THERE HAVE been vacations pledged to great books; there have been vacations given over to trash: neither extreme is satisfactory. War and Peace and its like are not beach reading. Those 1,500-odd pages grow gritty with sand, sodden with sun cream. Beneath the virtuous sense of the undertaking runs the guilty feeling that Tolstoy would not approve this setting. But far worse is the guilt of returning to town bloated with a two-week diet of literary junk-food -- unthrilling thrillers, cheap romances, and the like. The best vacation solution is the literary middle ground: some good solid books -- that biography you've been meaning to get to -- and some "good reads."

The White Dove is just that -- a good bad book, a long, engrossing, melodramatic, historical romance. It does not measure up to the great bad books, classics like Brideshead Revisited and Gone With the Wind, which shape our mythologies and alter us forever. But then, such books are truly rare. The White Dove draws on the world of Brideshead and is redolent with the feeling of Gone With the Wind. If it is not in their league, it is nevertheless a delicious read. I gobbled it up whenever I could, wishing I were on a beach, free to prolong the banquet, instead of in the workaday world obliged to nibble a chapter here, two chapters there.

The White Dove spans the interwar years, telling the stories of two families -- one rich, English, declining aristocratic; the other poor, Welsh, struggling working-class. Thomas give a fine account of the difficulties of mining families in the Rhonnda Valley -- the frightful dangers of pit work, the hardship of pit closings and unemployment. But the stories do not have equal time; the aristocratic Lovell family commands more of the novel. Poverty affords less freedom and variety, and in a novel like this, variety means more interest. The Lovells complain of the constraints of upper-class convention, but in the course of the novel we see these conventions decaying, and the Lovells themselves up to all kinds of things. We see Amy, the heroine, dancing with the Prince of Wales, attending a Communist rally, rejoicing in her lover's gift of diamond earrings, nursing the Republican wounded in Spain. Thomas presents the Lovells' world as opulent, empty, but also vaguely enviable. Throughout the book Amy makes constant retreats from the hard nursing life she has chosen into little luxurious laps. Some are faintly incongruous as when she takes her wounded working-class lover from the frontlines in Spain to the grandest hotel in Biarritz.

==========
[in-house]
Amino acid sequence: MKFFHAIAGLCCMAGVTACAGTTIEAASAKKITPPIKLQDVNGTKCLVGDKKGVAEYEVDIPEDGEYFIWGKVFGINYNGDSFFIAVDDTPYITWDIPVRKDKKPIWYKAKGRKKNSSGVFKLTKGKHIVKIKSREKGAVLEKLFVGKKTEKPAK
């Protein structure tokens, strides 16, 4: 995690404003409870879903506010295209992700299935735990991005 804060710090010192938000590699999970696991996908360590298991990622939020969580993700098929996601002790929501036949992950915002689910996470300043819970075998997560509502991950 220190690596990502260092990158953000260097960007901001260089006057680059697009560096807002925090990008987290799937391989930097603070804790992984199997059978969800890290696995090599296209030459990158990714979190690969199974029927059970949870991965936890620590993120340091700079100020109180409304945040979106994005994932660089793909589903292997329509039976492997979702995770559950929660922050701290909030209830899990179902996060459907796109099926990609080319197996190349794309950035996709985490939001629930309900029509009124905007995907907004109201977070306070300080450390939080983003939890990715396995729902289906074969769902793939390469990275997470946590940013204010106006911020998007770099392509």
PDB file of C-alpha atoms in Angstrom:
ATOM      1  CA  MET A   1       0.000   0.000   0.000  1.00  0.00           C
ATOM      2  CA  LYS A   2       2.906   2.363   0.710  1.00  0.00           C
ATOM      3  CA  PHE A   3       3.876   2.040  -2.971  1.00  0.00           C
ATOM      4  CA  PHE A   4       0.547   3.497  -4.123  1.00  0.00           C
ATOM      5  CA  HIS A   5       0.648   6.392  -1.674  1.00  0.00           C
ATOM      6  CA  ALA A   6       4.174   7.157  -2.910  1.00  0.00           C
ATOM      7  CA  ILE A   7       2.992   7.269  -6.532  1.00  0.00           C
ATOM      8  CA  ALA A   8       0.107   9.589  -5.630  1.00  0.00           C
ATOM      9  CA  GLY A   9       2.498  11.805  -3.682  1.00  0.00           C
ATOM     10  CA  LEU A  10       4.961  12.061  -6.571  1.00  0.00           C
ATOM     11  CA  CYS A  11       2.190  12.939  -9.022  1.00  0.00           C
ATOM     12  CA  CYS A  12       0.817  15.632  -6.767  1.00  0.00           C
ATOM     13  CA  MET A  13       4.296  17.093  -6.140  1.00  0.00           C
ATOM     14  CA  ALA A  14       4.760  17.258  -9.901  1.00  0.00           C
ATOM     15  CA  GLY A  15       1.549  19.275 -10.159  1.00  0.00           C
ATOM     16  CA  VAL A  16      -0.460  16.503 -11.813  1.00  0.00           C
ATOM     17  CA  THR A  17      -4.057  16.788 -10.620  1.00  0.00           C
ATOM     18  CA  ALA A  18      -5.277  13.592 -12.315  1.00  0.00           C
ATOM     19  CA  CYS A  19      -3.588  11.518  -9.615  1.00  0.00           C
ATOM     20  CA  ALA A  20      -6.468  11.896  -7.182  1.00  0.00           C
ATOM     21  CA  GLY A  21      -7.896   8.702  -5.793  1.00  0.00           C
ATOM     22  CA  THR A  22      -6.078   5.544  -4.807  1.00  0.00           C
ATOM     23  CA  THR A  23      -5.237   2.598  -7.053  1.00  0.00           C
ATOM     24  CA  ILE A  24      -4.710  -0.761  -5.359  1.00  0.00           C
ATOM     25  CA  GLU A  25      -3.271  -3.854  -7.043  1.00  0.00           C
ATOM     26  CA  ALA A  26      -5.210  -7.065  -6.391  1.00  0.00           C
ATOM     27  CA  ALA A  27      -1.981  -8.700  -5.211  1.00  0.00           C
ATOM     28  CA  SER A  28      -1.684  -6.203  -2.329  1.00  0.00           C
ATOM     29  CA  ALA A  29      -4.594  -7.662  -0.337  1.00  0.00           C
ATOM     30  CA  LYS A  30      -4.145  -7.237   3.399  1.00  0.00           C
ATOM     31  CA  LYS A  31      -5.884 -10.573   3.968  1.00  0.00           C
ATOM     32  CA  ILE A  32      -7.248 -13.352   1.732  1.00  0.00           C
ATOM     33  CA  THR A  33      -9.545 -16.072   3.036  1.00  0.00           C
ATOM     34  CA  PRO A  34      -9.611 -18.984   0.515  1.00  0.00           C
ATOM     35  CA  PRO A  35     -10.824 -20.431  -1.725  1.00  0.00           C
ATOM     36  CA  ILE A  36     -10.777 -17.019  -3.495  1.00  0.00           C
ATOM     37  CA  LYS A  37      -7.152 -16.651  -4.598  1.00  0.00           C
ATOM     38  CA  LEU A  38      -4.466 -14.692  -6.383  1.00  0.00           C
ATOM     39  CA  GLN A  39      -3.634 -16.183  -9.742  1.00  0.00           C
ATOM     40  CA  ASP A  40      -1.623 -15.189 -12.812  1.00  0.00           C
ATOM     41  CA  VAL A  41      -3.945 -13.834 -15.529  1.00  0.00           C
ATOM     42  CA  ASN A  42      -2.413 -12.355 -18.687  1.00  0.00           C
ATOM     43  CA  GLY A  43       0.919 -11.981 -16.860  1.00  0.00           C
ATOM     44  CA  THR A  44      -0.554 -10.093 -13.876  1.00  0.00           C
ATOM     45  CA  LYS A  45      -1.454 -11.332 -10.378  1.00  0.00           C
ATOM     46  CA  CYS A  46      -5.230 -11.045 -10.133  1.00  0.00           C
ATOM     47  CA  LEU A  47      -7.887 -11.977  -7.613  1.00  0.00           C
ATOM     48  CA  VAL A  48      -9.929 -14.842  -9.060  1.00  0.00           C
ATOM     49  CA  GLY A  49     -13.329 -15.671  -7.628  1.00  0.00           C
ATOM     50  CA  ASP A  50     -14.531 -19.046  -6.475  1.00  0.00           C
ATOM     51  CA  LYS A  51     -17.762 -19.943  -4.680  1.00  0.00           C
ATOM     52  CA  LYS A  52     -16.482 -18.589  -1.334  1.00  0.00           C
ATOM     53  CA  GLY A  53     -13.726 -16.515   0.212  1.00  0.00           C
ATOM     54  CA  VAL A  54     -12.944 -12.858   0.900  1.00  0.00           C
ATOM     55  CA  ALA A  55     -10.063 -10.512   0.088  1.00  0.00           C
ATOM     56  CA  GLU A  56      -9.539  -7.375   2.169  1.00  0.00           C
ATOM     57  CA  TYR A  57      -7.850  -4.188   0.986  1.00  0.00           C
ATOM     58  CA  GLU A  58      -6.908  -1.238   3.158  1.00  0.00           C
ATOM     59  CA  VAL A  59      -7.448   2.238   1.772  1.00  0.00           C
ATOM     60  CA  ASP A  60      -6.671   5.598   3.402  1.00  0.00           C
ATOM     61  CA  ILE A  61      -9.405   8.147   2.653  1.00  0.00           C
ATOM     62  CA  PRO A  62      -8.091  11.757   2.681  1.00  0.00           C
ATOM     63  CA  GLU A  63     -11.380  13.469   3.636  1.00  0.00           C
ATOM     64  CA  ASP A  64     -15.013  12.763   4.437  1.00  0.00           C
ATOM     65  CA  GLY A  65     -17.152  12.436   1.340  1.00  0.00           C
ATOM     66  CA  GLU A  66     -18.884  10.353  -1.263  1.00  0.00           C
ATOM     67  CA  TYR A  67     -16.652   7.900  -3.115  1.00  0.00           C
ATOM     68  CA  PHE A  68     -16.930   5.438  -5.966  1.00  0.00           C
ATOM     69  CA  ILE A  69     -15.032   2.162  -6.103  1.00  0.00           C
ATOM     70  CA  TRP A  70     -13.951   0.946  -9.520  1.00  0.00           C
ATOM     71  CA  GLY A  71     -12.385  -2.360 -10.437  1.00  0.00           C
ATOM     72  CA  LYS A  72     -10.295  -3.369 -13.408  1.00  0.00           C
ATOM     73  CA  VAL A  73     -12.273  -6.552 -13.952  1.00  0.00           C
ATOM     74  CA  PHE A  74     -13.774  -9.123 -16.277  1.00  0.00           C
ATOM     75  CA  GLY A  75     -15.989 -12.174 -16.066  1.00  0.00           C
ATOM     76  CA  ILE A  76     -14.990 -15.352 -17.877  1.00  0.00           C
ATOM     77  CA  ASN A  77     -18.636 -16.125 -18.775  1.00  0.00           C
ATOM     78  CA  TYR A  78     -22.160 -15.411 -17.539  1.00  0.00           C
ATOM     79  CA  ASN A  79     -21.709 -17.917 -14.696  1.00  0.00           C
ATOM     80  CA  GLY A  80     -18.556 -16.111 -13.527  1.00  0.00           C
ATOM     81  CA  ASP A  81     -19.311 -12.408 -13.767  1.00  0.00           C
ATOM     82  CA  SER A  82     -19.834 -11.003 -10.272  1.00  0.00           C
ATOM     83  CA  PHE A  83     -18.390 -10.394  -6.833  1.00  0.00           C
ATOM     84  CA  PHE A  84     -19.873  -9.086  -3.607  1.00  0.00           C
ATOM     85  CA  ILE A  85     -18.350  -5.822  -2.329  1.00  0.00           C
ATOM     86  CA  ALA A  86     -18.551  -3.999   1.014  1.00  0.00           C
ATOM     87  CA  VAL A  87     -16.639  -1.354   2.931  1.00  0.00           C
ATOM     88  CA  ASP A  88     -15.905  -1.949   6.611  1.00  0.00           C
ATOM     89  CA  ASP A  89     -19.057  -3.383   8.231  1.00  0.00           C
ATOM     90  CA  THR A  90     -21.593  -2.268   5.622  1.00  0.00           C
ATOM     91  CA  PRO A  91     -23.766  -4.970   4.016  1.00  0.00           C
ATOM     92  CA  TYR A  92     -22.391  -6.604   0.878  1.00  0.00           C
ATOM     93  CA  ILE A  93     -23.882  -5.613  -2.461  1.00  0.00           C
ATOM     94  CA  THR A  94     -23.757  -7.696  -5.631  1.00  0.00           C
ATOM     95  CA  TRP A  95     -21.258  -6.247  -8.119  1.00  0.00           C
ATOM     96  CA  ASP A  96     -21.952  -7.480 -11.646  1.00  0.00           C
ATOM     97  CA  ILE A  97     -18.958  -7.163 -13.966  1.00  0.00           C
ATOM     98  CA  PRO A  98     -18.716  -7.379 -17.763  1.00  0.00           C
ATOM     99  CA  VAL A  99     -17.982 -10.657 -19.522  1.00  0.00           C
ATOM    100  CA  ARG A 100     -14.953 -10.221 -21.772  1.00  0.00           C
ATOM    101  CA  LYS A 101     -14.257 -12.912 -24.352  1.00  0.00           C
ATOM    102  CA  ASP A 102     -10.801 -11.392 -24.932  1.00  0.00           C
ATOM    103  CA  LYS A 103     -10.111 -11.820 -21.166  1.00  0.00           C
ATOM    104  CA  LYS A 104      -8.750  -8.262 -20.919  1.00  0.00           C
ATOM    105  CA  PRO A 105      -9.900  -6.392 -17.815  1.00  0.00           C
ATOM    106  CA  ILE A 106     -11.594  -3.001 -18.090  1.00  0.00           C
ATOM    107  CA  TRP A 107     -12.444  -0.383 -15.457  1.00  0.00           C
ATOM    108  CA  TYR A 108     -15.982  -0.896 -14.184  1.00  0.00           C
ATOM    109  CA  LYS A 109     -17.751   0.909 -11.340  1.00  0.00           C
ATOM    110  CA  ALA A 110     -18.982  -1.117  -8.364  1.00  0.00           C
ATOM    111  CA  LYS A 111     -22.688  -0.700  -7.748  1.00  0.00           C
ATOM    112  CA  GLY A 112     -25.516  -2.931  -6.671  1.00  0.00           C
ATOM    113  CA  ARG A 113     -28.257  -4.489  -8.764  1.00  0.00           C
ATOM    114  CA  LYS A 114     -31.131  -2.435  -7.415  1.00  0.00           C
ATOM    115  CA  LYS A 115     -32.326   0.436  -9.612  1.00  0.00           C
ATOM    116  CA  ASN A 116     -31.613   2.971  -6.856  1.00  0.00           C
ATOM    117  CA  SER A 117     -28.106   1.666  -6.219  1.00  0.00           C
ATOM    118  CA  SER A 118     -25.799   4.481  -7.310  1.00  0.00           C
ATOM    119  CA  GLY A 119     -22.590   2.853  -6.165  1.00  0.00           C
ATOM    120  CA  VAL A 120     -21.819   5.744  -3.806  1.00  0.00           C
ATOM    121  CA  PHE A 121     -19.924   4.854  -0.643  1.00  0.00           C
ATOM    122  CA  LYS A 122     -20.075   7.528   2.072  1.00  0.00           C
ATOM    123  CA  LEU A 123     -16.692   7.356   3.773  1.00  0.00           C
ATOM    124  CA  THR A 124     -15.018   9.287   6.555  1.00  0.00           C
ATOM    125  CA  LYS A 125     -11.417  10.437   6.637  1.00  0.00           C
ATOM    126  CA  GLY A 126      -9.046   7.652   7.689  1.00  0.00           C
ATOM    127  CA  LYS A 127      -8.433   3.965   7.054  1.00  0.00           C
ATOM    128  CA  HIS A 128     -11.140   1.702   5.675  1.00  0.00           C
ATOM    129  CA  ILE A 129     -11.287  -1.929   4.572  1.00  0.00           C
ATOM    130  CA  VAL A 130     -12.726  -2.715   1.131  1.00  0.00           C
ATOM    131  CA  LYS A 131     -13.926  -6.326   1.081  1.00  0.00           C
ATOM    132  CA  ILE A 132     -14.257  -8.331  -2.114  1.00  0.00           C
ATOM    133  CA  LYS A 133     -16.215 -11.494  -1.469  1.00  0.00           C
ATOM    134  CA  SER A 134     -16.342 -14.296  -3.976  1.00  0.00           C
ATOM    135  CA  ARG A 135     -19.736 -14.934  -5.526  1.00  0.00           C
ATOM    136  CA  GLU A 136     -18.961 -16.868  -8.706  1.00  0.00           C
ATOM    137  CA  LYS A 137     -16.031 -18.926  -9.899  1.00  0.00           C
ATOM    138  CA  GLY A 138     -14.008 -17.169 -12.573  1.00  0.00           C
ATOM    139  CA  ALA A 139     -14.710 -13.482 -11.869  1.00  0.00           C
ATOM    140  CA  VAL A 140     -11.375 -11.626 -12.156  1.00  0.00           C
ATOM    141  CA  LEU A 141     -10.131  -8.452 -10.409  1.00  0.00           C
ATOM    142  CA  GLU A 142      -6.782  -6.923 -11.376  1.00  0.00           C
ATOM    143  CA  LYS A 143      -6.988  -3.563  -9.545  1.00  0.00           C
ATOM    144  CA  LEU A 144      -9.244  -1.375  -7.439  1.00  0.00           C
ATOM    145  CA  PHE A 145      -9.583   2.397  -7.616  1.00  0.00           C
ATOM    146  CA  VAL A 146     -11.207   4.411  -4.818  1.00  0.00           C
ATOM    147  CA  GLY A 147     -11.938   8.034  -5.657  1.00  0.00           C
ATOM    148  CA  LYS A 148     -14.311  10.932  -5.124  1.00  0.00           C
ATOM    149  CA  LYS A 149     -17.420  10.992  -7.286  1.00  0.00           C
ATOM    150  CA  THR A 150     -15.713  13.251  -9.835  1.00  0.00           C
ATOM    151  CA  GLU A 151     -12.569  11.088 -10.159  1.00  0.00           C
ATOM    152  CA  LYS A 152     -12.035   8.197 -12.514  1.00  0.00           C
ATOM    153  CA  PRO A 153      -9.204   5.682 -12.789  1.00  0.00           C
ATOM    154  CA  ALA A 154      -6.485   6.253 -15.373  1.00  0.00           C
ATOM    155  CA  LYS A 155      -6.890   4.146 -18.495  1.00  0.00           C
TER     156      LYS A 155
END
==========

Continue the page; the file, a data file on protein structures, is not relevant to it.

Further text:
The Lovells' world is always opulent, untouched by the Depression, but at the outset it is not empty. In the opening chapter we see them for a brief moment in their high aristocratic state of unbought grace. It is July 1916, tea time on the lush green lawns of Chance, a 16th-century country manor. Lord Lovell fondly helps with the tea things, for his second wife, a beautiful young American heiress, is tired at the end of pregnancy. Two prettily-frocked girls eat cakes. A cloud of servants hovers discreetly in the wings. Then the idyll shatters. A telegram arrives: Lord Lovell's beloved heir by his first marriage has been killed in France.